This psalm is arguably the most poignant of all; in any case, he is one of those who I can apply most directly to myself. It is evidently the outpouring of a soul suffering grievously from the guilt of a recent major transgression. My God, give me grace too, to recognize the abomination of my manifold misdeeds, old and new, and do not remember the sins of my youth. What a rich treasure trove is this psalm for prayer, content and expression! Wash and cleanse me, Lord, and let my sin and my sinful nature be before me always. Let me see my wrongdoing primarily as a sin against you, so that my pain may be divine sadness. Let me see how evil my innate corruption is, cleanse me thoroughly, and plant truth in my hidden inner being, so that my conversion may be a real turning away from sin and turning to the Savior. Recreate me, God. Do not withdraw your spirit from me. Grant me that I may rejoice in your salvation. Save me, God, from the blood debts I accumulated by annoying your little ones. And open my lips so that I can speak of the wonders of grace that you have done on my soul. May I offer true spiritual sacrifices. And oh, do not let shame come upon your congregation through any wrong done by me, but purify and edify it, so that its external worship services, clean of all malice and hypocrisy, can please you. Thomas Chalmers † 1847.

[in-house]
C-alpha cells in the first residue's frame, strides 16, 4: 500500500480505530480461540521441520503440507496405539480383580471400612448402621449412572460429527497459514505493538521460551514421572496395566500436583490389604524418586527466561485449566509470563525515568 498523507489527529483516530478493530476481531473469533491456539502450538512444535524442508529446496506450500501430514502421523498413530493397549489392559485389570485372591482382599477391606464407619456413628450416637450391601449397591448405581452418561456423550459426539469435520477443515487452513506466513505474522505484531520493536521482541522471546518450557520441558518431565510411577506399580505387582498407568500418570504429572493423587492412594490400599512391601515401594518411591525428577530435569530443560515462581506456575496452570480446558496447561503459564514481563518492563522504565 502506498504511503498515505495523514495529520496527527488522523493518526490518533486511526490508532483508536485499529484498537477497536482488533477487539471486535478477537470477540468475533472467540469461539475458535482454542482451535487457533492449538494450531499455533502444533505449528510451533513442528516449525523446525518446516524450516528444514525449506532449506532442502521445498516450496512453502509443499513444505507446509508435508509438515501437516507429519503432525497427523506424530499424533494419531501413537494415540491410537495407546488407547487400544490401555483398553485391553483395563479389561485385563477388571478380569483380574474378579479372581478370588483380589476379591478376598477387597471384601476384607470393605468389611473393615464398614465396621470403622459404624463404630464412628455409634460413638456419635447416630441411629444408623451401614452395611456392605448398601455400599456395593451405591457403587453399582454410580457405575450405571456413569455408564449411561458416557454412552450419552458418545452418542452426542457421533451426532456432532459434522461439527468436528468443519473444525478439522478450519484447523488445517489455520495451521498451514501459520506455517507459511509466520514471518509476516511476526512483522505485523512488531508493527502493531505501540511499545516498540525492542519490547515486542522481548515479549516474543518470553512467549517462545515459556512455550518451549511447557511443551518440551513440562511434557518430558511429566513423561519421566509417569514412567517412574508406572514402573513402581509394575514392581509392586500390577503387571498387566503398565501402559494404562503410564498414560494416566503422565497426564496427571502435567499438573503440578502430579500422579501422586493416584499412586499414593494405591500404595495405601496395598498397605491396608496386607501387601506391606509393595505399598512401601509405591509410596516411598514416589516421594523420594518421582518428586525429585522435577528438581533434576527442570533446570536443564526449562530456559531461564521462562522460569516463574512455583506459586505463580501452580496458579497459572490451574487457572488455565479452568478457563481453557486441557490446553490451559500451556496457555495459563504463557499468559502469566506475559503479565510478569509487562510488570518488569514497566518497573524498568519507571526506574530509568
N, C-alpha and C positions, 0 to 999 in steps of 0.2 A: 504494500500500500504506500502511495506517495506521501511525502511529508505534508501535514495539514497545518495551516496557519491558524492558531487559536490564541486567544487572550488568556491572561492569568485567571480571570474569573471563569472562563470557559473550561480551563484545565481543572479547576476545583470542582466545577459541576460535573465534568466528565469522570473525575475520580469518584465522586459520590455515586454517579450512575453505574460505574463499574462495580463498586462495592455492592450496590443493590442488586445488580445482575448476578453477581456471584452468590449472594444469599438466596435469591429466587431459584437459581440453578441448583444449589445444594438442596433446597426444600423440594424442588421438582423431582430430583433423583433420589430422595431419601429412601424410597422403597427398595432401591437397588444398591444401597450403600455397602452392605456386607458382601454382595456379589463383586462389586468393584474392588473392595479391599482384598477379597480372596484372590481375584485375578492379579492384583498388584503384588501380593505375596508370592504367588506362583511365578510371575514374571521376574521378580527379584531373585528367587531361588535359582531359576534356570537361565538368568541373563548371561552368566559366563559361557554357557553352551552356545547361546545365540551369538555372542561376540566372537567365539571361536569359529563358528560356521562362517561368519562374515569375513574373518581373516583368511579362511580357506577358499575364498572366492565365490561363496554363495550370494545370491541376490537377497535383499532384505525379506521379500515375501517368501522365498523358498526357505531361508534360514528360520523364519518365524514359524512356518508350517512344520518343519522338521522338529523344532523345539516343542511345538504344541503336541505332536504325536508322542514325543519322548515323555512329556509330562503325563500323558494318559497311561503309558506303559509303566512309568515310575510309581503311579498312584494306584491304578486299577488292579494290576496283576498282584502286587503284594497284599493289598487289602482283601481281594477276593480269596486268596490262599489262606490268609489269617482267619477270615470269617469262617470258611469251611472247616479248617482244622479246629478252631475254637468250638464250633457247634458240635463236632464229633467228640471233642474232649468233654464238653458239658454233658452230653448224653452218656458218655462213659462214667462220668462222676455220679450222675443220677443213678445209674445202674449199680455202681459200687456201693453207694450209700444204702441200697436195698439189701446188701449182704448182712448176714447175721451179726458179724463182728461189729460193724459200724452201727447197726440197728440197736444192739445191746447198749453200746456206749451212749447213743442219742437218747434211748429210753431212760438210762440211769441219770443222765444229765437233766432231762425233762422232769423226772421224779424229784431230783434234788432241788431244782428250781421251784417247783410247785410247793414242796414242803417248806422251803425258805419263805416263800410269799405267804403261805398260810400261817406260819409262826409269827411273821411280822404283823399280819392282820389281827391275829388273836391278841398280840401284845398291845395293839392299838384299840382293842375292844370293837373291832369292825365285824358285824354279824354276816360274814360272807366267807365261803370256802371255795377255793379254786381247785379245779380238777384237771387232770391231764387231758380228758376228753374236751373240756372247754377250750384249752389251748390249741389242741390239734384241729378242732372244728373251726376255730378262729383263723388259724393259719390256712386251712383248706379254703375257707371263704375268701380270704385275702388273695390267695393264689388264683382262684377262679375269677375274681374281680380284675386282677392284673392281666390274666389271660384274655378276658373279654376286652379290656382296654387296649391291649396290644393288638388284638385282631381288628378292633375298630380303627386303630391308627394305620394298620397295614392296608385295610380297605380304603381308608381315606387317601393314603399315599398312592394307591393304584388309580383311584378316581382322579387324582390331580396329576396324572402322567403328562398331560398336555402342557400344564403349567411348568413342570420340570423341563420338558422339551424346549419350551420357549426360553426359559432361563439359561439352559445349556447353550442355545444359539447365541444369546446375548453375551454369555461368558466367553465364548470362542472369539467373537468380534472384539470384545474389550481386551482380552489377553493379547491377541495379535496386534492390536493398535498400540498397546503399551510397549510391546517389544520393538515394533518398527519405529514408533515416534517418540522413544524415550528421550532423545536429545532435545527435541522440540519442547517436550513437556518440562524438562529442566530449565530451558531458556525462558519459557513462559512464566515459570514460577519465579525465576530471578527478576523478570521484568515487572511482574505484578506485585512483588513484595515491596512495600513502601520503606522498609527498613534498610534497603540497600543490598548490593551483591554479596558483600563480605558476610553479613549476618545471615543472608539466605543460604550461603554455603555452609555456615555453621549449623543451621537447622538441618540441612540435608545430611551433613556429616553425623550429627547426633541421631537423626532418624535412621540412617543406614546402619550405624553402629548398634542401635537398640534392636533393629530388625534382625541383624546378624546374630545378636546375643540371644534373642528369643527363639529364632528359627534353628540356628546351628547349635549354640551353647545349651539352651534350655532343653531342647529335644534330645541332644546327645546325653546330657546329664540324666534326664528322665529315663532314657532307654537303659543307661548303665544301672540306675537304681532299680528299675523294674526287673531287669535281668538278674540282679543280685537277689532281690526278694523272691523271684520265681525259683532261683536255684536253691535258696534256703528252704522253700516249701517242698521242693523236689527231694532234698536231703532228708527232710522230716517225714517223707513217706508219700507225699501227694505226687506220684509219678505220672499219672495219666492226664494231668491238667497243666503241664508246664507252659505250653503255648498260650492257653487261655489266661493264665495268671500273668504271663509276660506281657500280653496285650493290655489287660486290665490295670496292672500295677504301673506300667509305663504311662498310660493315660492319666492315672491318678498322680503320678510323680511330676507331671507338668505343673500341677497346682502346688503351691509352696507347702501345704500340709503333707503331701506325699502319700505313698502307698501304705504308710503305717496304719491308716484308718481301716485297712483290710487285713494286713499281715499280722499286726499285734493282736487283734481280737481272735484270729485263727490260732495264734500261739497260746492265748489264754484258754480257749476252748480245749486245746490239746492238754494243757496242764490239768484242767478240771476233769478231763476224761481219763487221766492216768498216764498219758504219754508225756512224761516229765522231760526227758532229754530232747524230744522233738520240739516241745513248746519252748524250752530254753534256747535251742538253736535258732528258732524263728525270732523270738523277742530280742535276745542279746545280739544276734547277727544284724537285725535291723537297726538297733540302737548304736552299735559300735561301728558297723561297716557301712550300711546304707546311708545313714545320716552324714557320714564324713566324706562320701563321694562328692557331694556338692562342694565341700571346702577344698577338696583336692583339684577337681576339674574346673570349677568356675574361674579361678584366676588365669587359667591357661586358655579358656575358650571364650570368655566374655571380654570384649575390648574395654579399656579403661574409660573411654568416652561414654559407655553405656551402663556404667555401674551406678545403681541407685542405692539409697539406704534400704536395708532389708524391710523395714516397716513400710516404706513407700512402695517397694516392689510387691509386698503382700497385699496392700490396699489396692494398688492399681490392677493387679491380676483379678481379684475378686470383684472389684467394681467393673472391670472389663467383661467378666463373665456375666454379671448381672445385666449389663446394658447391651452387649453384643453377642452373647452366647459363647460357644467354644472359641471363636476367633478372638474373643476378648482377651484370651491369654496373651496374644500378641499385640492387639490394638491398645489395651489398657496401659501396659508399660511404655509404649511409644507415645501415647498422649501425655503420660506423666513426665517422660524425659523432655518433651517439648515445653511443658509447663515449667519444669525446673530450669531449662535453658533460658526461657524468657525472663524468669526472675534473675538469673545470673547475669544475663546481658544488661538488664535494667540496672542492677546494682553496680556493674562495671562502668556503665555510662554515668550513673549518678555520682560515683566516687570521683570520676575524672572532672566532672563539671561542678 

The psalm certainly also has a prophetic meaning for the people of Israel. In the last days the children of Israel will rethink their ways, and bitter repentance and self-loathing will result. Blood guilt far more terrible than that which David had on his conscience must be taken from them. But when they are cleansed from the iniquity of their sin, then they will become the teachers of the Gentiles. Arthur Pridham 1869.
V. 3.God have mercy on me. I am shy and ashamed to say my name, because my previous familiarity with you makes it all the more terrible for me now, after my severe case, that I know you recognize me again. That is why I do not say: Lord, remember David, nor do I call myself, as I did in happier hours, your servant or the son of your maid. I don't want to suggest anything that might remind you of my previous relationships with you and thus only put my shamefulness in a more glaring light. Therefore do not ask, Lord, who I am, but forgive me as a sinner who confesses his iniquity, condemns himself and begs for mercy. I dare not say: "my God "because that would be presumption. I have lost you through my sin, have alienated myself from you by following the enemy; that is why I am impure that I must not come near you, but can only stand from afar and cry out with contrite heart: God have mercy on me sinners, bishop A. P. Forbes 1857.
God have mercy on me. He does not say: See my sack, my fast, my sacrifice. According to your kindness, not: to my satisfaction. And pay off etc. These are all words of a thorough repentance that exist large makes and much the grace of God, in that it makes them great and much their sin. For, as the apostle says (Rom. 5:20), where sin is great, grace is great too.Therefore grace does not please those who are proud; for their sins do not taste bad to them yet. Martin Luther † 1546.